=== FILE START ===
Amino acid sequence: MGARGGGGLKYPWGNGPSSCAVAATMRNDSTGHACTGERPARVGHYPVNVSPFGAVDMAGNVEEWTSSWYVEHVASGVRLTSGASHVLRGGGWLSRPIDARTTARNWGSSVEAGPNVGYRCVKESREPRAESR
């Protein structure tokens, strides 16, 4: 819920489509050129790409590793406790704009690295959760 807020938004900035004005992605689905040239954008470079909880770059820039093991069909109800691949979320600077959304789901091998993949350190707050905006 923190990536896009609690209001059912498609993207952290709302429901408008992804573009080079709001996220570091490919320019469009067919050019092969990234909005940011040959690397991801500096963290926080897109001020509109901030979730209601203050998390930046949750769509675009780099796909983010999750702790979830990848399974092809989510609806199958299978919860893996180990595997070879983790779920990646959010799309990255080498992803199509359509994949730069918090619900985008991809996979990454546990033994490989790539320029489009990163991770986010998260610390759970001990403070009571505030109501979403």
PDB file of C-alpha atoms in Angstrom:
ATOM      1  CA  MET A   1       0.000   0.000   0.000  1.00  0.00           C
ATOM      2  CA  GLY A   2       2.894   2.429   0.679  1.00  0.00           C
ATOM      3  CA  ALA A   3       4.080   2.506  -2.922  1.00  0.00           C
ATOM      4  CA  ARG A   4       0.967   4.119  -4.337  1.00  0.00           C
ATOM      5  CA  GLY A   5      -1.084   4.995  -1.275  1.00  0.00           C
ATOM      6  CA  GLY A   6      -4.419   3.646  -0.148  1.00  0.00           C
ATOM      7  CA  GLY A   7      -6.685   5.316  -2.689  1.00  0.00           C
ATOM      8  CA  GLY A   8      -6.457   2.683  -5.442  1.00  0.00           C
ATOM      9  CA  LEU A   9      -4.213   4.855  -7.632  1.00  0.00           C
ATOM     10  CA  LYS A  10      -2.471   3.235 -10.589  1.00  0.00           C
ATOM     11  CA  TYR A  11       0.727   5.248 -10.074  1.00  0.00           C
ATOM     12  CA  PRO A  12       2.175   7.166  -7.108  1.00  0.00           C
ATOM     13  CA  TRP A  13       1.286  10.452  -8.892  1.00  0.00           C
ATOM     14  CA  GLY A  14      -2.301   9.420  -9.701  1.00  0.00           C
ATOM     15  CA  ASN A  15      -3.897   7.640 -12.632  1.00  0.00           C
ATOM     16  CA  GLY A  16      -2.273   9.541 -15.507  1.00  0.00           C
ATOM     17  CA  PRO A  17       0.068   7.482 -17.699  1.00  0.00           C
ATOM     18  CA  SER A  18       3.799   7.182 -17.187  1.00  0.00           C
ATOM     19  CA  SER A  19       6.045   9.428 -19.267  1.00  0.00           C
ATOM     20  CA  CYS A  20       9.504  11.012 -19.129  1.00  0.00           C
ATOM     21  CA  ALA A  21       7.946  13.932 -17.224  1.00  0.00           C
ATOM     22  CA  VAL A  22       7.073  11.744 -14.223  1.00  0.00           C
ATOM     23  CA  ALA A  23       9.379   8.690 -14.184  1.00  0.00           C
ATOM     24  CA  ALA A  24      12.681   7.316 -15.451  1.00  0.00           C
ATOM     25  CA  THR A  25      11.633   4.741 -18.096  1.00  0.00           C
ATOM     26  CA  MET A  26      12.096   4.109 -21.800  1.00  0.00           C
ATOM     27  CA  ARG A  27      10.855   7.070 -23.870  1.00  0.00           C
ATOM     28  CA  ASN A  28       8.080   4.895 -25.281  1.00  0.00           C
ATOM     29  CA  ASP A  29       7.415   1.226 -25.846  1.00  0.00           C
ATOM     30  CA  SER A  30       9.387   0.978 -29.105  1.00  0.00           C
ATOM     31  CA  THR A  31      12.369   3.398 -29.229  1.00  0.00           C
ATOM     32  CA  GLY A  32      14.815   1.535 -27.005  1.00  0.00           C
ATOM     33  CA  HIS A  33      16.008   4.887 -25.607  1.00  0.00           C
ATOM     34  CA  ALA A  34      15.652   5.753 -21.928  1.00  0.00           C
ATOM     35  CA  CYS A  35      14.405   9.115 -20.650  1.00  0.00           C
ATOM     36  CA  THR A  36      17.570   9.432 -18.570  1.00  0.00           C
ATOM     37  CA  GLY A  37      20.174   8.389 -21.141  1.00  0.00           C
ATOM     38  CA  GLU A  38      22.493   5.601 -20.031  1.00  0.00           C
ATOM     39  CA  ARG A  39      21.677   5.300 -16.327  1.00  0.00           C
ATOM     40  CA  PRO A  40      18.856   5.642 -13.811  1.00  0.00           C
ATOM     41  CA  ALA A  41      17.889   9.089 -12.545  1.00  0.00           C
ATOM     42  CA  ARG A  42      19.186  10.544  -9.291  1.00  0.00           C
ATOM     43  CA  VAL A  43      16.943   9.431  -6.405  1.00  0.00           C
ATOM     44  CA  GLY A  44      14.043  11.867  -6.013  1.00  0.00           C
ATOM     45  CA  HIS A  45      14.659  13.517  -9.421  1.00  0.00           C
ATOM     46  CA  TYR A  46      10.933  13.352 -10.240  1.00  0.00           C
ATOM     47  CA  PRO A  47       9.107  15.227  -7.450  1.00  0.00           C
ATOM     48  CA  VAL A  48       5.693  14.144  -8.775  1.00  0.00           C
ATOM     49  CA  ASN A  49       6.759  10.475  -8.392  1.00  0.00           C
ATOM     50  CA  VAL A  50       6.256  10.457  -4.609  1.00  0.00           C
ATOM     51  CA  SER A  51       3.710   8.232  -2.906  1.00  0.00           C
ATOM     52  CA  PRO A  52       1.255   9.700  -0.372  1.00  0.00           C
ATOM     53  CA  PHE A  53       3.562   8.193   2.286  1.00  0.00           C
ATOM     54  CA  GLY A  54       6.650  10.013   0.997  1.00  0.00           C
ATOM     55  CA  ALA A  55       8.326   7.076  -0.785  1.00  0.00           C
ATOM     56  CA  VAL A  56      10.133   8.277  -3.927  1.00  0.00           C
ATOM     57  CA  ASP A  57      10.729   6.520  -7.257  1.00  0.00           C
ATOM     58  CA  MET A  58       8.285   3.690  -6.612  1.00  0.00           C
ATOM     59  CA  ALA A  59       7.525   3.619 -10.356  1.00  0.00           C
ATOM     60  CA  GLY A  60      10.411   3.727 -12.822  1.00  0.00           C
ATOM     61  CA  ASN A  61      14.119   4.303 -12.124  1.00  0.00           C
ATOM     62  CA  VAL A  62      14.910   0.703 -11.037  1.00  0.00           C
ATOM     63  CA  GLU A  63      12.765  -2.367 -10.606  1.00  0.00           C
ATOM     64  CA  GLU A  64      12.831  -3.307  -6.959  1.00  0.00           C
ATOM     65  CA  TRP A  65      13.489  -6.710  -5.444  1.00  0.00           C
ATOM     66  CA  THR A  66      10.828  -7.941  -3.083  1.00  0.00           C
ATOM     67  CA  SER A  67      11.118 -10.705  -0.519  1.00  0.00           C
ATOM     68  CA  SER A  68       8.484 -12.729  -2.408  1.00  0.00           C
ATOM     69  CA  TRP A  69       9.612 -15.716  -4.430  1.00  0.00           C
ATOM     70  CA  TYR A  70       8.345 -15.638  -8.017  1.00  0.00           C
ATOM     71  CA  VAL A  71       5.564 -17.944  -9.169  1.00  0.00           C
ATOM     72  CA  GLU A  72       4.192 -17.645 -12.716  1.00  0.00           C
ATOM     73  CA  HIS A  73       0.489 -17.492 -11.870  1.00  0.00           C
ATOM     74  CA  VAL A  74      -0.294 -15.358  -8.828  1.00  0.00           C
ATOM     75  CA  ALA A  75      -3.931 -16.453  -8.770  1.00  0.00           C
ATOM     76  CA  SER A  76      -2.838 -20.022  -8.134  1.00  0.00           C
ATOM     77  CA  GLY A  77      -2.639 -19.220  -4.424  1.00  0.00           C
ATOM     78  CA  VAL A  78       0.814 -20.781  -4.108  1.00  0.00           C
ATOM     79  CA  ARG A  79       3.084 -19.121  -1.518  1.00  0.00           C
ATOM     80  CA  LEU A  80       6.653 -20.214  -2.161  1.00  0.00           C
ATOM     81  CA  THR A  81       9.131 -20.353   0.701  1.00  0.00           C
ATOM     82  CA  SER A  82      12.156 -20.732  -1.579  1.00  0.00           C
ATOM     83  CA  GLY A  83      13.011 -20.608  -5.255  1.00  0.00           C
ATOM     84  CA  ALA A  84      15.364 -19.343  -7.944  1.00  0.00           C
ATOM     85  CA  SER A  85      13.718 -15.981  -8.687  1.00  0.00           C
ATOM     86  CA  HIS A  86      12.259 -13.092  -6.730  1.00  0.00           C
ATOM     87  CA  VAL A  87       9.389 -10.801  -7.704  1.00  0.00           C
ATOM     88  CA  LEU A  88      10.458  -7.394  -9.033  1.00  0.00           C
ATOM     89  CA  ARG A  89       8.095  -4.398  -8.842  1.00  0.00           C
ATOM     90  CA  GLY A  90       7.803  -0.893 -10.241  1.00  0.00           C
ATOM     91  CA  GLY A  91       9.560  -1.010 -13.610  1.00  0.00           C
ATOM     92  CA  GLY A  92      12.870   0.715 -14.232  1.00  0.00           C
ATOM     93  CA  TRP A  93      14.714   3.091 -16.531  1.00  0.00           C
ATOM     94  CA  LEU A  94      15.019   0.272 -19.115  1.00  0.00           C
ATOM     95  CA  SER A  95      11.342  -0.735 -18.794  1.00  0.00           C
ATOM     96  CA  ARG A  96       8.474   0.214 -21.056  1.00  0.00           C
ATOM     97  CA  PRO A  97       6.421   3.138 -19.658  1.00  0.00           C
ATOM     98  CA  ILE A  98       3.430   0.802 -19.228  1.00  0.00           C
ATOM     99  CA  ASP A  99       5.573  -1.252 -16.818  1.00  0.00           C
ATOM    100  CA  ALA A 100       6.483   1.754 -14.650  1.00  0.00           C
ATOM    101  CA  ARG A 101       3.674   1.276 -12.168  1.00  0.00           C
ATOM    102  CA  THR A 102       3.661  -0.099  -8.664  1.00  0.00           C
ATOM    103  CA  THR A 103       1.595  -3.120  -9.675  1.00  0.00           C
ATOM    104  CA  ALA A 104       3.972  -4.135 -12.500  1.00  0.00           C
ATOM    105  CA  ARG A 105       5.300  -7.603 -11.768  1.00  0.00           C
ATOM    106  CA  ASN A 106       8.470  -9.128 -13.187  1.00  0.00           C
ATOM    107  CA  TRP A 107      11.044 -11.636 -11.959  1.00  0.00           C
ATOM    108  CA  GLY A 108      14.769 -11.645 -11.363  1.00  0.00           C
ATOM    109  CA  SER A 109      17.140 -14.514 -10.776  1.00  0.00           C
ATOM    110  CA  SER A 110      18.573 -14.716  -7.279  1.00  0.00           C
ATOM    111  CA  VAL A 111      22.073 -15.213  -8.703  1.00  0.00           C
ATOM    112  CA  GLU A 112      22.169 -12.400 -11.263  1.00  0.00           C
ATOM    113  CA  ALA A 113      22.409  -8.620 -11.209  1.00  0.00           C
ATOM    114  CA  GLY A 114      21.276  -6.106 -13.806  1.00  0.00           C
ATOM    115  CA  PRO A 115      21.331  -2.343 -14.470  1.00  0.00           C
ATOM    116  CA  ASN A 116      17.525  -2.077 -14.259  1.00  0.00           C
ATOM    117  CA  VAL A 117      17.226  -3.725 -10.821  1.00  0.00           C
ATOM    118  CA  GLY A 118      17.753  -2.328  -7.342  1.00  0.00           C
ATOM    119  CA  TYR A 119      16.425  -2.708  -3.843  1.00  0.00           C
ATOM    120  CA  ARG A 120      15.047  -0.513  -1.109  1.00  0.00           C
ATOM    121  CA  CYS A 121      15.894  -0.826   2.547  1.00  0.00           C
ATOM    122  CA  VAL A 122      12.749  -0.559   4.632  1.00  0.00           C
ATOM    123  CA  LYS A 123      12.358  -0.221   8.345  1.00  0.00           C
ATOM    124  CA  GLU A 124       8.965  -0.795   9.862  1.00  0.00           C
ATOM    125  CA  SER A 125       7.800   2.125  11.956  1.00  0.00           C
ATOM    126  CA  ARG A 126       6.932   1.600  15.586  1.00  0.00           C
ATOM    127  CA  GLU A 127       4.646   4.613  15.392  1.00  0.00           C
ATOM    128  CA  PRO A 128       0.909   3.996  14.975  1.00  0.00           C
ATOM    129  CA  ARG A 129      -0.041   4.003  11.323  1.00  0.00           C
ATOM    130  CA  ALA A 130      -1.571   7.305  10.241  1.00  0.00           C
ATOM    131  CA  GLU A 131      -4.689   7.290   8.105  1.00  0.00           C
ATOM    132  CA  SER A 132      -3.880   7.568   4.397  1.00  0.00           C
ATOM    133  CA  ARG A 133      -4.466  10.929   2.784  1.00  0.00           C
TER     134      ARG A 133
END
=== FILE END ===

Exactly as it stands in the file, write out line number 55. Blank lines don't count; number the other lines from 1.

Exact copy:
ATOM     52  CA  PRO A  52       1.255   9.700  -0.372  1.00  0.00           C